Still, Deloitte will have to do a fair amount of myth-busting. Many students believe accountants don green eyeshades and plunk away at calculators all day. So Deloitte is sending a brigade of up to eight staffers, including at least one senior partner, to enlighten, mentor, and ultimately guide potential recruits toward an accounting career. In visits to the campus classrooms, the partners plan to share workplace perspectives and explanations of how the industry has broadened to include financial, management, technology, and human capital consulting. "I don't think students realize the vastness of what you can do in accounting," says Gregory Brookins, a CPA and associate professor at Santa Monica Community College. "They feel like it's a boring bean-counting job."
Other accounting firms aren't rushing to follow Deloitte's lead. Ernst & Young does seminars for high school students interested in accounting. But it recruits from four-year universities where students get credits toward the CPA exam. That's something "a two-year program doesn't offer," says Ken Bouyer, Americas Director of Inclusiveness Recruiting for Ernst & Young.
There are exceptions, such as Santa Monica College and Miami Dade College, which increasingly teach students the skills required to pass the public accounting exam. Along with basic accounting, the colleges now offer courses that include history and analysis of changes in federal accounting rules, auditing, and taxation.
Hitting the Glass Ceiling
Even so, the reality is that educational pedigree wins points in accounting, as it does throughout most of Corporate America. Deloitte, like E&Y and all of the major firms, pitches the merits of its people to win business. It's a badge of honor to have hundreds of elite university CPAs. Community college background is not something CPAs boast about. But "it's going to come out when résumés are gathered," says Dorri McWhorter, a partner at Crowe Horwath LLP, a top-10 firm in Chicago.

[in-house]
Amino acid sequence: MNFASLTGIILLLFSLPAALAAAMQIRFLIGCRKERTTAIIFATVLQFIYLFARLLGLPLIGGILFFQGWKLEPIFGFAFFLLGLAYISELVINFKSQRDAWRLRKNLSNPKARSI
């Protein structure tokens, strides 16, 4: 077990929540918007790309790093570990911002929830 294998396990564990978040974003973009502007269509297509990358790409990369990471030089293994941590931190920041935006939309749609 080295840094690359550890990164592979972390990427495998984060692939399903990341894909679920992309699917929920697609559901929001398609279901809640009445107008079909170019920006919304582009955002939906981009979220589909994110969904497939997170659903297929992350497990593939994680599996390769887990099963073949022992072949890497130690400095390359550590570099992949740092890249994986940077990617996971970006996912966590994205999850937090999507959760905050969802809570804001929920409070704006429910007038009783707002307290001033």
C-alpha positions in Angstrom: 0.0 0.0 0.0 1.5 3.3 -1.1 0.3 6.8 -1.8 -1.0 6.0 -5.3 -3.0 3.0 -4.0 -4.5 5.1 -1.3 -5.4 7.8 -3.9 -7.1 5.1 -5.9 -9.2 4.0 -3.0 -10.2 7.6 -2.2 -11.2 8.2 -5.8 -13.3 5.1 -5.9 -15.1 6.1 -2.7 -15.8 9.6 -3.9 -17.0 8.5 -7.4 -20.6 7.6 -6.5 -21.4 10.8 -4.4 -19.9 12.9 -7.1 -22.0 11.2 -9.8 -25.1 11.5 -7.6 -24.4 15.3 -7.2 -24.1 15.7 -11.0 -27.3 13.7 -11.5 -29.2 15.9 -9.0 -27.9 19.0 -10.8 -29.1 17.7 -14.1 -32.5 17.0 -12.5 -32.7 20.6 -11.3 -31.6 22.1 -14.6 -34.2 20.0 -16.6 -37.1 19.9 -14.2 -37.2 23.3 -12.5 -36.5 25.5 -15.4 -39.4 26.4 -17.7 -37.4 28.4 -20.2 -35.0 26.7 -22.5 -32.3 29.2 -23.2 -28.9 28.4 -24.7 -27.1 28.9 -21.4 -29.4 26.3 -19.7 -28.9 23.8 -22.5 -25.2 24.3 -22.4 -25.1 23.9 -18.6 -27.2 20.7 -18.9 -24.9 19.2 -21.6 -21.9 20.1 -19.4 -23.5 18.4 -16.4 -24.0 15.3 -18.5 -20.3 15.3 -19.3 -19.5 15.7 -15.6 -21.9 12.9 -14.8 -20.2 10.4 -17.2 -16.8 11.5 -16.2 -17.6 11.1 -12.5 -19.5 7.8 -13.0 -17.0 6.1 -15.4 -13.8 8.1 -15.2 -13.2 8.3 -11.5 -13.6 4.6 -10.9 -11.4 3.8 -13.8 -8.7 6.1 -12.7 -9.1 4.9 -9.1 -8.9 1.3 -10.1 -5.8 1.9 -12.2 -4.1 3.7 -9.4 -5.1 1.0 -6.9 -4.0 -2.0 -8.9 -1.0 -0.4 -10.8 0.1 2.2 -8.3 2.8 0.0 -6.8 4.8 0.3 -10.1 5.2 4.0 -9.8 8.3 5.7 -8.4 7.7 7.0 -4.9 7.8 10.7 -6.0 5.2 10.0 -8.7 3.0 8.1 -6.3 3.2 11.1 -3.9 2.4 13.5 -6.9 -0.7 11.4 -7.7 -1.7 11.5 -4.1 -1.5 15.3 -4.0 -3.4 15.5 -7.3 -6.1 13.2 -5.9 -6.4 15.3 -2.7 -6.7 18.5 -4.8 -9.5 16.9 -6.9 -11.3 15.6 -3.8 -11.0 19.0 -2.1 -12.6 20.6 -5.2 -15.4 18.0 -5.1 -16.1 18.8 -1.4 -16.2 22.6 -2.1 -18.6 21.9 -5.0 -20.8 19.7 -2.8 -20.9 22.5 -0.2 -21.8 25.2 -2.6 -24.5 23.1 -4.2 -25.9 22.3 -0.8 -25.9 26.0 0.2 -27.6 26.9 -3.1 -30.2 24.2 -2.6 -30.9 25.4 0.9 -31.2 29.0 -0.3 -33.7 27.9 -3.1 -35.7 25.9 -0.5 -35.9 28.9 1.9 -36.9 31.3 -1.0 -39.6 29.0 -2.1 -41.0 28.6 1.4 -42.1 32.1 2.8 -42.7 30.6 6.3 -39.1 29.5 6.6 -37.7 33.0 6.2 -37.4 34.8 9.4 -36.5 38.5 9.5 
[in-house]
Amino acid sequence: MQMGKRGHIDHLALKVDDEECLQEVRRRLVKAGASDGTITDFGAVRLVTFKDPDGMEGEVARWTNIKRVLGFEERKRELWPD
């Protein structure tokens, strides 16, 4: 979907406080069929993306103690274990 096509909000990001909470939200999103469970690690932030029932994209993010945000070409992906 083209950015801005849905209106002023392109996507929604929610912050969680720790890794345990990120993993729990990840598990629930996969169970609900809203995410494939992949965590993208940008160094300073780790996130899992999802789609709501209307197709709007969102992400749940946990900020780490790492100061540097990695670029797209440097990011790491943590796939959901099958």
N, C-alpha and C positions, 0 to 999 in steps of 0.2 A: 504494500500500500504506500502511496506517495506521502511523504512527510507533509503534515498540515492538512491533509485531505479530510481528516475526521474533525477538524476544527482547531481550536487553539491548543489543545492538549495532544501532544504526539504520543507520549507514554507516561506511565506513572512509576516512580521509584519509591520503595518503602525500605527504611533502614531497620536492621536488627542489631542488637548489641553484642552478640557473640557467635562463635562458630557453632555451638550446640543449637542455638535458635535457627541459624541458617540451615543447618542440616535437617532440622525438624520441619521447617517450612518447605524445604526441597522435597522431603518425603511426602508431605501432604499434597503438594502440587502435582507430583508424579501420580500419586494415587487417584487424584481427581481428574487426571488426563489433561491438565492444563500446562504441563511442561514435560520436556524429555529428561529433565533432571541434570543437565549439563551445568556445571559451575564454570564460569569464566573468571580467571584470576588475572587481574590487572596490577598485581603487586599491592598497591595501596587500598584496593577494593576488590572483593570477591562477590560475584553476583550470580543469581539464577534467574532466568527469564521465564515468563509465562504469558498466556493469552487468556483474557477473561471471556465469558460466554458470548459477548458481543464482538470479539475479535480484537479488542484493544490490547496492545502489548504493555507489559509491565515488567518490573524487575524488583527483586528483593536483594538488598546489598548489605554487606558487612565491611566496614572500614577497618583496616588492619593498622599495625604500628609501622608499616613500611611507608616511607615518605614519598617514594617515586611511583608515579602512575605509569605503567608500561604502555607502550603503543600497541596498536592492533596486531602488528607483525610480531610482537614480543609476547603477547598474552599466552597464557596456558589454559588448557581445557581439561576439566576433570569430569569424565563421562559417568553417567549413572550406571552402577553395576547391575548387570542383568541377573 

McWhorter, who became her firm's first black partner in 2008 and is a member of the American institute of Certified Public Accountants' minority initiatives committee, applauds Deloitte for its community college outreach. But she says the key to developing those recruits into partners at the firm depends on committed mentoring programs at every level of the firm. "They get through the door but then hit that glass ceiling," she says. "You need someone to tell you the real deal and get you to those projects to help you stand out."
Recently, the big firms have begun to institute high-level mentoring. Bouyer says Ernst & Young has launched something called "inclusive leadership," a six-month program for partners and directors, teaching them how best to lead in this new diverse world by building an inclusive team where collaboration is valued. Similarly, Deloitte has a program designating "breakthrough" minority leaders. In fact, Salzberg has assembled what he calls a "think tank" of these breakthrough accountants of color that he meets with quarterly to deal with everything from communication in the downturn to social media. "It gives me fabulous feedback," he says.
Working on the Pipeline
The question yet to be answered is whether the exposure will lead to genuine breakthroughs for minority accountants. Without a larger pool from which to recruit minority accountants "the pipeline is not strong enough" to support growing numbers of minority partners, Salzberg says. "In order to change that you have to work on the pipeline to get more recruiting done."